Northwestern researchers pinpoint biological marker for dyslexia

Jillian Sandler, Campus Editor

Northwestern researchers have found a biological marker they believe may play a role in the development of dyslexia, a learning disorder that affects reading accuracy and comprehension in about one in 10 people, according to a University news release published today.

Communication Prof. Nina Kraus and post-doctoral fellow Jane Hornickel co-authored the study, titled “Unstable Representation of Sound: A Biological Marker of Dyslexia,” which will appear in the Feb. 20 issue of The Journal of Neuroscience.

The researchers tested certain speech sounds while monitoring brain responses in 100 school children before finding a sound that strong readers identified consistently and poor readers struggled with, according to the release.

Children, however, can make up for their deficits in encoding sound through training. According to the release, Kraus found that reading and speech encoding, especially for consonants, improved in children fitted for listening devices through which their professor’s voice was directly transported to their ear.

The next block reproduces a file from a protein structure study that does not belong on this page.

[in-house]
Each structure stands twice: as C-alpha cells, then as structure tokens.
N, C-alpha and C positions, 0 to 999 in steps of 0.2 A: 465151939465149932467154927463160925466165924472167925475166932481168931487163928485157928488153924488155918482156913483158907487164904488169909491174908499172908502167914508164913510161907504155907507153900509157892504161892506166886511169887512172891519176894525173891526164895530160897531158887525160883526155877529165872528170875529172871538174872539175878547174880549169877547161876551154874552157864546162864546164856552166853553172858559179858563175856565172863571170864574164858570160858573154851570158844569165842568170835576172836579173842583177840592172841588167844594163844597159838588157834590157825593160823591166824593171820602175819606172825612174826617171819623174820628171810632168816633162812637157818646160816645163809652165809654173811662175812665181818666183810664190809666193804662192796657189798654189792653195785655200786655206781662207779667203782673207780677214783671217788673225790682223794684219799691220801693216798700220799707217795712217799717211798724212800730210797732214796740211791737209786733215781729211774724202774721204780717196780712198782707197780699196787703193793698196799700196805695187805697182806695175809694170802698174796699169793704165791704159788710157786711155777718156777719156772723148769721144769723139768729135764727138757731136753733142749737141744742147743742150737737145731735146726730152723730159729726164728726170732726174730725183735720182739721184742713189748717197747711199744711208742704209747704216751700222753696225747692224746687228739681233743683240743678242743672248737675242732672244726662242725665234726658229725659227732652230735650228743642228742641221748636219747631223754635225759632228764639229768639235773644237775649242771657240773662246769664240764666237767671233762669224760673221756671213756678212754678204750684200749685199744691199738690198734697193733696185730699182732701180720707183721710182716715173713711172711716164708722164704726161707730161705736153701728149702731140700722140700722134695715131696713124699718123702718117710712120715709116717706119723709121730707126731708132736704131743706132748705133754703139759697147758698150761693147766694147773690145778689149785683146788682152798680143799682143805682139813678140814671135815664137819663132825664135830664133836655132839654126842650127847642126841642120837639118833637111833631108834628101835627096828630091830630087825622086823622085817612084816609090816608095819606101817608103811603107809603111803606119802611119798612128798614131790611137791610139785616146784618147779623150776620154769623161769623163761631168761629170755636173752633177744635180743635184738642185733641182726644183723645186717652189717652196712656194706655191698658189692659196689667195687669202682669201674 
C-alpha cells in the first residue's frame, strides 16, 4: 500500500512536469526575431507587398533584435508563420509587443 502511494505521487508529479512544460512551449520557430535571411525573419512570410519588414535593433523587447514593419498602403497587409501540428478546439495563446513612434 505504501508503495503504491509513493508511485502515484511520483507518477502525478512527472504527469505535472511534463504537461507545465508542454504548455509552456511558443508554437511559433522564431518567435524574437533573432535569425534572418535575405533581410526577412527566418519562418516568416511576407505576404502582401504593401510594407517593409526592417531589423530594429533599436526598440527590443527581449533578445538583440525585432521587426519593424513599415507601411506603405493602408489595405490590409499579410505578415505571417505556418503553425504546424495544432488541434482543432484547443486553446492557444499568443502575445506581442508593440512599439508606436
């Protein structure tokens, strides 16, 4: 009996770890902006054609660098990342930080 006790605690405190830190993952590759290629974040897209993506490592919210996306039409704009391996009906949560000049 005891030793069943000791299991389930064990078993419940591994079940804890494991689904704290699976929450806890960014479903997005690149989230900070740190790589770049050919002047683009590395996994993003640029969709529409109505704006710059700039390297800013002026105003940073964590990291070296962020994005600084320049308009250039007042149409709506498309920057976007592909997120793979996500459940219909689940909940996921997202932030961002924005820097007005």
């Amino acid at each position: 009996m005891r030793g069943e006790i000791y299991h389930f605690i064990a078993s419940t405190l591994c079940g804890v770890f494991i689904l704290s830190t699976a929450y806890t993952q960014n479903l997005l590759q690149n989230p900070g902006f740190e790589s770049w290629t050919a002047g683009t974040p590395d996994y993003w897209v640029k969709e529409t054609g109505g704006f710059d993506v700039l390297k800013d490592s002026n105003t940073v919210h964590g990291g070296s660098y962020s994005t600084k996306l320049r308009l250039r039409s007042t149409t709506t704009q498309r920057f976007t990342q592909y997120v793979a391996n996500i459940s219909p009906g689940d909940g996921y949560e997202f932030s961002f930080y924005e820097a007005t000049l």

“Use of the devices focused youngsters’ brains on the ‘meaningful’ sounds coming from their teacher, diminishing other, extraneous distractions,” Kraus said in the release. “After a year of use, the students had honed their auditory systems and no longer required the assistive devices to keep their reading and encoding advantage.”

Kraus is currently in the first year of a five-year longitudinal study called BioTots, which is examining the reading biomarkers in pre-school children, the release said. The project is sponsored by the National Institutes of Health. “Unstable Representation of Sound” in particular was sponsored by NIH in conjunction with Northwestern’s cognitive science program.

— Jillian Sandler